Mirrored Cities II (2019) presents a canal-side view of Venice, with its characteristic Venetian Gothic architecture, and international tourist scene. Local workers, along with banners denouncing the over-tourism of the city, are reminders that, for a dwindling population, Venice is still home and not a theme park. Reflected in the water, is its twinned city of Suzhou, on China’s Grand Canal, in Jiangsu Province. A city with 2,500 years of history, it is famed for its canals, culture and ancient gardens, making it one of the most visited cities in China.
Italian Style Town (2020), The Lion & the Phoenix (2020), and Venezia Land (2020), are recreations of paintings by Vittore Carpaccio (1465-1520) and Gentile Bellini (1429-1507), key figures in the Venetian Narrative style of painting from around 1500 CE, famed for their highly detailed portrayal of architecture and daily life.
Italian Style Town (after Carpaccio) (2020), is based upon Carpaccio’s ‘The Disputation of St. Stephen’ (1514), from the Pinacoteca Brera in Milan. The composition, with its clearly delineated foreground and background setting, lends itself perfectly to a contemporary juxtaposition of Venice with the 19th century Italian Concession in Tianjin, Hebei Province. A 16th century Palladian portico in Venice leads you through to Marco Polo Square in Tianjin. Built by Italian architects in 1902, the resulting architecture in the concession is a fascinating pastiche that comes with the patina a century bestows. Created before the Covid-19 pandemic, the piece is an exploration of former trade links and modern-day tourism in both places.
In stark contrast, The Lion & the Phoenix (after Carpaccio) (2020), which recreates Carpaccio’s ‘Healing of the Possessed Man’ (1496), from the Accademia Gallery in Venice, presents an empty setting, devoid of people – a direct response to being made during the peak of the Covid-19 pandemic and subsequent global lockdowns. Carpaccio’s bustling portrait of life around the Rialto Bridge is exchanged for a photomontage of Venice and Fenghuang (often cited as the ‘Venice of the East’) on opposite sides of the water. In both cities the shutters are down, tables and chairs are stacked, and tourist boats tied up. Draped from a Venetian balcony is the now emblematic rainbow banner, Andra Tutto Bene, (Everything will be OK). The title of the piece refers to the symbol of Venice, the Lion, and the symbol of Fenghuang, the Phoenix, the latter offering a suggestion of hope, that, just like the immortal mythological bird that cyclically regenerates, so we too will re-emerge from this challenging period.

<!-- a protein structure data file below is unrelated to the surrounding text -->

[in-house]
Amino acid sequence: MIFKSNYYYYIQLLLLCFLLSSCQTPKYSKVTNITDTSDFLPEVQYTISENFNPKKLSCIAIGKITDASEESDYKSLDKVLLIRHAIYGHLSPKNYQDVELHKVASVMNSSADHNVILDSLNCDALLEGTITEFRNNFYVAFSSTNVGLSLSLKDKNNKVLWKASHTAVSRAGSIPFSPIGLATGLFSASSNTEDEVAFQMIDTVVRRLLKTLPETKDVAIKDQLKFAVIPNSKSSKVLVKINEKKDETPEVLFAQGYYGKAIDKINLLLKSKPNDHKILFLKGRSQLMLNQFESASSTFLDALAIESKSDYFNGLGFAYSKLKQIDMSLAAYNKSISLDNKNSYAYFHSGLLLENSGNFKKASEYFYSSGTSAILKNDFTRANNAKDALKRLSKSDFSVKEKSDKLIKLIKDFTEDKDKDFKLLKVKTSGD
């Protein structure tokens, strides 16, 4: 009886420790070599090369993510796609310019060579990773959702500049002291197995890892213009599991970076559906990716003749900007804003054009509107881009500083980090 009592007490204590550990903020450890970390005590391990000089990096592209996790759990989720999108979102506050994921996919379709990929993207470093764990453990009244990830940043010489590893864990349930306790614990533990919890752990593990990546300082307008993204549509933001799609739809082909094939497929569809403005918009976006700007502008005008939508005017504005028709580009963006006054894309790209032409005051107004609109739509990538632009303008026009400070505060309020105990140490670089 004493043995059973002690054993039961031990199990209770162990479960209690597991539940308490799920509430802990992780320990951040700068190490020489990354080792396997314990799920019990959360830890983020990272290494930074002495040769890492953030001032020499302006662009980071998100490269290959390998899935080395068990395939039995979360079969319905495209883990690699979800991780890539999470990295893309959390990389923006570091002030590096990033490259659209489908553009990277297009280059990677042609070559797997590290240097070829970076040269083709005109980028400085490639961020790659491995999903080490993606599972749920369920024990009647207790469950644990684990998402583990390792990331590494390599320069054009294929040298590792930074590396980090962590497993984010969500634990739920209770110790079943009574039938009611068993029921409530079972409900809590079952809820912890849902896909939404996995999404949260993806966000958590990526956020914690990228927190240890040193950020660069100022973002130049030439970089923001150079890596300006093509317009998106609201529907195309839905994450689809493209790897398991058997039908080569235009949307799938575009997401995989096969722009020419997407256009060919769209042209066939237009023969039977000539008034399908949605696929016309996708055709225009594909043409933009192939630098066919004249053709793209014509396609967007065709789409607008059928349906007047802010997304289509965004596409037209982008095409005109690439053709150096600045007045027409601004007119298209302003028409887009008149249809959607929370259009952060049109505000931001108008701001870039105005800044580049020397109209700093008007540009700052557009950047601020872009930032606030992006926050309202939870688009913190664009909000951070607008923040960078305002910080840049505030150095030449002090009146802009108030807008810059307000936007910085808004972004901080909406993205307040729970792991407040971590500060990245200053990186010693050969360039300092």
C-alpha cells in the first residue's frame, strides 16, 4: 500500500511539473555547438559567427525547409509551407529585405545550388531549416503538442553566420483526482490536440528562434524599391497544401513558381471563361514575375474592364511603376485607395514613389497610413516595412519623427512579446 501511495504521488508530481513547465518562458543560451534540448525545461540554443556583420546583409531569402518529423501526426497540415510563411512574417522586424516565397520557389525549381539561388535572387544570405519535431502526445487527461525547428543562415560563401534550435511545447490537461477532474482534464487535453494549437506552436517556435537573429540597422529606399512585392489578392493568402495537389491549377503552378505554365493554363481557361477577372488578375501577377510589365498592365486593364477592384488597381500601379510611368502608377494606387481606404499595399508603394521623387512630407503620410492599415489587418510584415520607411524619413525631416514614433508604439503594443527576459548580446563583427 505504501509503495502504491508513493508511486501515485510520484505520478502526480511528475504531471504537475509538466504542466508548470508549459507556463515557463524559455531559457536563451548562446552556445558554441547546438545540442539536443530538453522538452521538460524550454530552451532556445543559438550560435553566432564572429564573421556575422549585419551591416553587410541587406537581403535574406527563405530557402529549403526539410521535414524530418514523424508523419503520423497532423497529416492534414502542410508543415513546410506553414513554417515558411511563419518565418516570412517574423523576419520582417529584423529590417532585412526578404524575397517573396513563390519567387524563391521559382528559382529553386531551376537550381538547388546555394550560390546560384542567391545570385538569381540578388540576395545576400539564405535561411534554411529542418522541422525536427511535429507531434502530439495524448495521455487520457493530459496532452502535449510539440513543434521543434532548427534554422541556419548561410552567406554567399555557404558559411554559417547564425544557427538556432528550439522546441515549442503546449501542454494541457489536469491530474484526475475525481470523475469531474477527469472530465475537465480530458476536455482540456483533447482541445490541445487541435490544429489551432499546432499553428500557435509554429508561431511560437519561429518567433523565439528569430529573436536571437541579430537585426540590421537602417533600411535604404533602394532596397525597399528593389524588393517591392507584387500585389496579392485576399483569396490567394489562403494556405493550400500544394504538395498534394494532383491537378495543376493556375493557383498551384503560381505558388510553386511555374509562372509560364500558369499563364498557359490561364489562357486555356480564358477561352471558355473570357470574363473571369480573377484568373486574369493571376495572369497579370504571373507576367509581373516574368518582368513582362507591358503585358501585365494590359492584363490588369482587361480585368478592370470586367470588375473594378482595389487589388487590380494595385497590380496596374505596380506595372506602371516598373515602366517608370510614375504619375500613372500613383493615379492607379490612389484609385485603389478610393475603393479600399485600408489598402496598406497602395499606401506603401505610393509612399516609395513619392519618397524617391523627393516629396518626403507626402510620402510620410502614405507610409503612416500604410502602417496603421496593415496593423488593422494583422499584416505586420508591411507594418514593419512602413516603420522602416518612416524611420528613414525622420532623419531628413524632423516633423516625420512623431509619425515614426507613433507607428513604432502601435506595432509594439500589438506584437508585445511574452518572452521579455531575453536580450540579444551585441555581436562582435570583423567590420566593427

With a theme of global consumerism, Venezia Land (after Bellini) (2020), reworks Gentile Bellini’s ‘Miracle at the Bridge of San Lorenzo’ (1500), from the Accademia Gallery in Venice, to present Venice on one side of the Grand Canal, mirrored by a modern luxury designer outlet near Tianjin in Northeast China, built to resemble a Venetian streetscape, on the other. In an unnerving juxtaposition of the genuine and the artificial, the boundary between the two becomes blurred, as consumers freely cross from one side to the other, in pursuit of the very same designer brands. The diptych, Leonia I and Leonia II (2020), explores a similar narrative.
Along the Road (after Zhang Zeduan) (2020) recreates the final section of the famous 12th century hand scroll, ‘Qingming Shanghe Tu / Along the River during the Qingming Festival’, attributed to Zhang Zeduan, from the Palace Museum in Beijing, which depicts the commercial heart of the city, accessed through a monumental gate. Setting her homage in modern-day Xi’an, once the eastern departure point of the Silk Road, and a melting pot of cultures and religions, Allchurch presents an everyday street scene in isometric projection. Reading right to left, as in traditional Chinese hand scrolls, the unfolding narrative references the Covid-19 global pandemic, with busy streets and groups of tourists in the opening sequence giving way to the deserted roads and closed shops of lockdown, followed by the gradual re-opening, to a new socially distanced normal of queuing and face masks.
Mirrored Cities launched at Karin Weber Gallery in Hong Kong in October 2020.
For more information on the series: Mirrored Cities – Description of Works.pdf >